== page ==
ACLU joins immigrant groups in lawsuit challenging citizenship Census question

ACLU joins immigrant groups in lawsuit challenging citizenship Census question
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The American Civil Liberties Union (ACLU) joined with several immigrant groups on Wednesday to mount the sixth legal challenge against the Trump administration's decision to add a question about citizenship status to the 2020 census. 

The ACLU, the American-Arab Anti-Discrimination Committee (ADC), the New York Civil Liberties Union and the law firm Arnold & Porter said in a lawsuit filed in the federal district court in Manhattan that the question is essentially a "door-to-door government inquiry" into the citizenship status of every member of every household in the nation. They also said it would sow more fear among immigrant communities, ultimately suppressing census participation.

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The lawsuit against the Census Bureau and the Department of Commerce was brought on behalf of the immigrants’ rights groups Casa de Maryland, the ADC, the ADC Research Institute, the New York Immigration Coalition, and Make the Road New York. It argues the census question is unconstitutional and is arbitrary and capricious in violation of the Administrative Procedure Act.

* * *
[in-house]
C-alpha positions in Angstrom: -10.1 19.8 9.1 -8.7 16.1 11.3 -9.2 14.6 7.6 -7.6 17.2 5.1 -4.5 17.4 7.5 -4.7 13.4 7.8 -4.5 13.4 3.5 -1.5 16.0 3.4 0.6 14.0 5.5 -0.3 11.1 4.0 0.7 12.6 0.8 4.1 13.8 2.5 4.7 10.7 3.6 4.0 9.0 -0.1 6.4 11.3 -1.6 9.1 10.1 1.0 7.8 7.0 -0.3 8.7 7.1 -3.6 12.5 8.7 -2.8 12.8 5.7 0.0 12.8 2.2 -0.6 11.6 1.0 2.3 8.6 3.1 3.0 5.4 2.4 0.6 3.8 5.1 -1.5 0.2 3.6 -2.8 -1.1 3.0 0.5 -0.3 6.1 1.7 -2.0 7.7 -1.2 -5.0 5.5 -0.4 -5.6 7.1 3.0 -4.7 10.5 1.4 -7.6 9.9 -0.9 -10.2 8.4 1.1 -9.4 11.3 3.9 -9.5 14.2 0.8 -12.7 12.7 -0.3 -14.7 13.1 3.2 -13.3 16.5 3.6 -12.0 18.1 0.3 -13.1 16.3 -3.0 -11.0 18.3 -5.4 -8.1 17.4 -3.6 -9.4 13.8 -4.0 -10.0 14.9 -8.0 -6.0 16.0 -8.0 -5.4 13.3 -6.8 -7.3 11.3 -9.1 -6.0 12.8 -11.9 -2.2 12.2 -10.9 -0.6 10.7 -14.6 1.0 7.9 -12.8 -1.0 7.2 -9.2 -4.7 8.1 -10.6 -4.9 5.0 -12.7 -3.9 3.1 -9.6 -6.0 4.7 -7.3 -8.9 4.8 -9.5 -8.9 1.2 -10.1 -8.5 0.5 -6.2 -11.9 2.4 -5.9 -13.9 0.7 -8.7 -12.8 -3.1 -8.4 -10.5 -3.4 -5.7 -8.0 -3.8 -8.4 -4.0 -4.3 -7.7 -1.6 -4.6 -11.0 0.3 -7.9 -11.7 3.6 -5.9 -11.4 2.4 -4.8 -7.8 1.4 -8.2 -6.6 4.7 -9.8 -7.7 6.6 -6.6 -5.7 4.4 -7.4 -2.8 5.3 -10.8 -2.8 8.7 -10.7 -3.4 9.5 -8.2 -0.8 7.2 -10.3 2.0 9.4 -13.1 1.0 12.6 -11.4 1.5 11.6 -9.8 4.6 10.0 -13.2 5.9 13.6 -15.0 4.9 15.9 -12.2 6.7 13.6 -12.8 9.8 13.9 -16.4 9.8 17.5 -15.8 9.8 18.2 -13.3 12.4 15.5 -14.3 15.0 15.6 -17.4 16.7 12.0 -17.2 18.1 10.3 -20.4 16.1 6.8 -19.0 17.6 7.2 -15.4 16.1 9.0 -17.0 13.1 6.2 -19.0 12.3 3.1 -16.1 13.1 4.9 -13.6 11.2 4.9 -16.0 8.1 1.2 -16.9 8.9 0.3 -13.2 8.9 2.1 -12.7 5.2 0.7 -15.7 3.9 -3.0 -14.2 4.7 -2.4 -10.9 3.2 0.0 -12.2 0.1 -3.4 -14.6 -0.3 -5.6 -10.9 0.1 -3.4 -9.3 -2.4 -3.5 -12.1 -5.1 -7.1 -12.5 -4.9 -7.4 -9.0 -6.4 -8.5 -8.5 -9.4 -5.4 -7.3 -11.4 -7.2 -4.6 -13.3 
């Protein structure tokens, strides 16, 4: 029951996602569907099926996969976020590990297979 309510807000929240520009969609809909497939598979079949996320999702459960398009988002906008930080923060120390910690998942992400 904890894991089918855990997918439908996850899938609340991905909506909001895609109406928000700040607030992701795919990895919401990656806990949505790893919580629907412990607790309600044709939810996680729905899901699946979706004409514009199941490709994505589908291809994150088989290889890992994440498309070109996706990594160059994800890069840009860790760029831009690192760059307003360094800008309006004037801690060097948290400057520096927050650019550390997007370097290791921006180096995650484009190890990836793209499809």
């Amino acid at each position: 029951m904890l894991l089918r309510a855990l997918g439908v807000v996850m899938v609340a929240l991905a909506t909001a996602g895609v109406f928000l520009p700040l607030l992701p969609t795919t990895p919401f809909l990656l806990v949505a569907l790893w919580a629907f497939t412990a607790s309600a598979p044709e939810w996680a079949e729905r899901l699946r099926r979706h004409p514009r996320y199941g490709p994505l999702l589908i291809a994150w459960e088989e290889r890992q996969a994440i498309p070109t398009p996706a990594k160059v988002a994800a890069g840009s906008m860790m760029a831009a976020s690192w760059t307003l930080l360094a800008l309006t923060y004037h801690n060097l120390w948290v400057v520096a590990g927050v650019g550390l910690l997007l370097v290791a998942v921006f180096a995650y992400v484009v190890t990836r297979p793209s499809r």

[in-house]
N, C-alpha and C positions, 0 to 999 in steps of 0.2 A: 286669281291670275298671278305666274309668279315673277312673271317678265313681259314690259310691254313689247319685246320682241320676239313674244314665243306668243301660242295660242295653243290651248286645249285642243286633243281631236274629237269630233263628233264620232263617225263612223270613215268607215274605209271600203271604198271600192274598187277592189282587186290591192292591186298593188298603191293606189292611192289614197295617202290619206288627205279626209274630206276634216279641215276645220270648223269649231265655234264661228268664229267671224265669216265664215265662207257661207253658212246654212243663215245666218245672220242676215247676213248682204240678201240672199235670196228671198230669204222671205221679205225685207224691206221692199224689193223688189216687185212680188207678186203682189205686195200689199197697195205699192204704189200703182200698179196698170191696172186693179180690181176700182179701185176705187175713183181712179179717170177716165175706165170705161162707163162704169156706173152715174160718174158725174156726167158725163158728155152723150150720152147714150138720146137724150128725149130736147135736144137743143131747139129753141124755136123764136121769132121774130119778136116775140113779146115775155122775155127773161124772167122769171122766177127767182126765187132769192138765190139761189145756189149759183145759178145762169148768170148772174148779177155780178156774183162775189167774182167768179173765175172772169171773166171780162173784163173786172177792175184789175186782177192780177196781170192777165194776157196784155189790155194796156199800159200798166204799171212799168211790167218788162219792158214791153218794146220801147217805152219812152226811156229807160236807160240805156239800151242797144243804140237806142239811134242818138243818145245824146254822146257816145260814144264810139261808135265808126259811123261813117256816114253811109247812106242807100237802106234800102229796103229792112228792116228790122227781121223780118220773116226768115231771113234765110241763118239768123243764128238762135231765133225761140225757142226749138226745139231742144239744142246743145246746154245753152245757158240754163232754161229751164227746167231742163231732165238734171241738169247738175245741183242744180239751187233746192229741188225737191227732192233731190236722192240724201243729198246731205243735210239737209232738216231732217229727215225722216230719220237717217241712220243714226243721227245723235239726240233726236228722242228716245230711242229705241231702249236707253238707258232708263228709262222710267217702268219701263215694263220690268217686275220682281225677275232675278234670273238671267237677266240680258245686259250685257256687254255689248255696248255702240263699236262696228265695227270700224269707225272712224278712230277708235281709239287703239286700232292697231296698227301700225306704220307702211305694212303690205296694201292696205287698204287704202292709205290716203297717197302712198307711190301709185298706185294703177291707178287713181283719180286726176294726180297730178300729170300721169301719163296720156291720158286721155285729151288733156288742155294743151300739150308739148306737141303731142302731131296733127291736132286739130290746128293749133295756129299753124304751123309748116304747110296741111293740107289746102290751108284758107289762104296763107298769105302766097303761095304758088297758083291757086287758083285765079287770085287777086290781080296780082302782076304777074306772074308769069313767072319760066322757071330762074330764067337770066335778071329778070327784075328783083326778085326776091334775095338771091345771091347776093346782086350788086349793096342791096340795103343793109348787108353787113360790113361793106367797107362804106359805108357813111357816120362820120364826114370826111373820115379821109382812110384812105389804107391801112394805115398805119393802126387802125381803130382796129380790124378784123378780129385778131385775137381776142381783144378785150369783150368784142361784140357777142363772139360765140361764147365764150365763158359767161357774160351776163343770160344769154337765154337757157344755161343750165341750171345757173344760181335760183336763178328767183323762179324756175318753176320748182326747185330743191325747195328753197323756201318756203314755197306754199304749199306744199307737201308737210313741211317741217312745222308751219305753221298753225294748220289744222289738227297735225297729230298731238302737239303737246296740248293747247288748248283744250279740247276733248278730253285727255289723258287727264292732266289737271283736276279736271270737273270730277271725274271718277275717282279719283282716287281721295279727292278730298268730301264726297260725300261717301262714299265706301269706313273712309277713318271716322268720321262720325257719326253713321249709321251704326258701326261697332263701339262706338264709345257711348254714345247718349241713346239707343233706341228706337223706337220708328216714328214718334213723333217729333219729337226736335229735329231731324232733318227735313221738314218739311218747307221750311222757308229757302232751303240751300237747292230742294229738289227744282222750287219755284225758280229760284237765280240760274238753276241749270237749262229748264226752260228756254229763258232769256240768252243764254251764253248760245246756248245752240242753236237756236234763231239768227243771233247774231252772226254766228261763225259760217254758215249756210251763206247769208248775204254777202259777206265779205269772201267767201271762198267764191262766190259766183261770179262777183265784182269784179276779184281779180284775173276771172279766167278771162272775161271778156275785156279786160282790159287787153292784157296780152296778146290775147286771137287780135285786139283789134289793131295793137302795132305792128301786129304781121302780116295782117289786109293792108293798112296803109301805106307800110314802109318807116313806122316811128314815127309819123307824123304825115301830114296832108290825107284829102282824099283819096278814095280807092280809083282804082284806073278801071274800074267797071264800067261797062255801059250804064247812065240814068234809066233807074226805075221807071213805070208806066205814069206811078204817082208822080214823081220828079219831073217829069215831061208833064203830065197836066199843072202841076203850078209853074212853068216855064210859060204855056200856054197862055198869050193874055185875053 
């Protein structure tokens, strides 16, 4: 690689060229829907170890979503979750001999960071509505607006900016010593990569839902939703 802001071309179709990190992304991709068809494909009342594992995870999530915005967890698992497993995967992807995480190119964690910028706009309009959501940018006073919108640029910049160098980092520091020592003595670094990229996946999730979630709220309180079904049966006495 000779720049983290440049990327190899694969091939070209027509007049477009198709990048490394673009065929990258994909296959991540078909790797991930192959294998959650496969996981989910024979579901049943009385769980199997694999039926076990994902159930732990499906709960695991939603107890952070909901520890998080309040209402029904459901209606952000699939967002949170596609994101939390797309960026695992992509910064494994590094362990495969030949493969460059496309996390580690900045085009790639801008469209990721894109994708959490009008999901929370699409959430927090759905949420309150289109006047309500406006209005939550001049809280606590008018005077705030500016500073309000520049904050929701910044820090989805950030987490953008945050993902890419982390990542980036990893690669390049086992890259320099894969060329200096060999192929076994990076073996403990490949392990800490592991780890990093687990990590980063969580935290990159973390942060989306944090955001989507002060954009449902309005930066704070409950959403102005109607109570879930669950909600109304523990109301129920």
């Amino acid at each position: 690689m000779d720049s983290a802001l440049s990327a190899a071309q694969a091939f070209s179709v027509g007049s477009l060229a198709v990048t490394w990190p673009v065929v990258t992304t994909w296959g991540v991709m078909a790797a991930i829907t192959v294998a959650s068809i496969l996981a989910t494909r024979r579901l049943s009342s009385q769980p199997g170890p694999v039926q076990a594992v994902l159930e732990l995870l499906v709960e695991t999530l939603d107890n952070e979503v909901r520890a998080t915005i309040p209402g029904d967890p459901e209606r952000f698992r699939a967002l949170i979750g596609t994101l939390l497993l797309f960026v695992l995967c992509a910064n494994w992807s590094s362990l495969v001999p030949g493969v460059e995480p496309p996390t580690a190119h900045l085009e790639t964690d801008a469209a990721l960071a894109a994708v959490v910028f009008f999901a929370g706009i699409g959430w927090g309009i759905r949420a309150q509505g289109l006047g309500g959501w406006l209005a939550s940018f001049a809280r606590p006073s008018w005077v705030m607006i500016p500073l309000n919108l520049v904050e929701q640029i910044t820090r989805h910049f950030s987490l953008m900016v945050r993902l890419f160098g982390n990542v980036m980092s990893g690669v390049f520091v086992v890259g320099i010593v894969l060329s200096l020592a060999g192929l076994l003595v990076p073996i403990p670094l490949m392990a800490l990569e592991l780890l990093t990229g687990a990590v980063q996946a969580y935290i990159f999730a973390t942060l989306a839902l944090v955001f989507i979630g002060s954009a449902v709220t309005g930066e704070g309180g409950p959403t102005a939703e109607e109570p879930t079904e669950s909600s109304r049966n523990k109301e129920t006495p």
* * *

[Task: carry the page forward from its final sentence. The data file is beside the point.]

President TrumpDonald TrumpJudge rules Alaska governor unlawfully fired lawyer who criticized Trump Giuliani led fake electors plot: CNN Giuliani associate sentenced to a year in prison in campaign finance case MORE is adding the citizenship question into his toxic stew of racist rants and draconian policies in order to stoke fear, undercount, and strip political power from immigrant communities,” Sarah Brannon, managing attorney of the ACLU’s Voting Rights Project, said in a statement.

“The inclusion of the citizenship question will lead to a decline in the census response rate,” ADC President Samer Khalaf said in a statement. “The resulting impact will have a negative effect on the redistricting process, and the access of minority communities to desperately needed government services and funding.”

Commerce Secretary Wilbur RossWilbur Louis RossMomentum builds to prohibit lawmakers from trading stocks Census memo notes 'unprecedented' Trump administration meddling: report Holding defiant Trump witnesses to account, Jan. 6 committee carries out Congress's constitutional role MORE agreed in March to grant a request from the Department of Justice to add the question to the census form, sparking outrage from Democrats and immigrant advocates.

The Justice Department has said it needs the citizenship data to better enforce the Voting Rights Act, but groups doubt the truthfulness of that justification, given the department's crackdown on illegal immigration under Trump.

The groups are asking the U.S. District Court for the Southern District of New York to permanently block the administration from adding the question to the decennial census.

Five other lawsuits have been filed in district courts in Maryland, New York and California.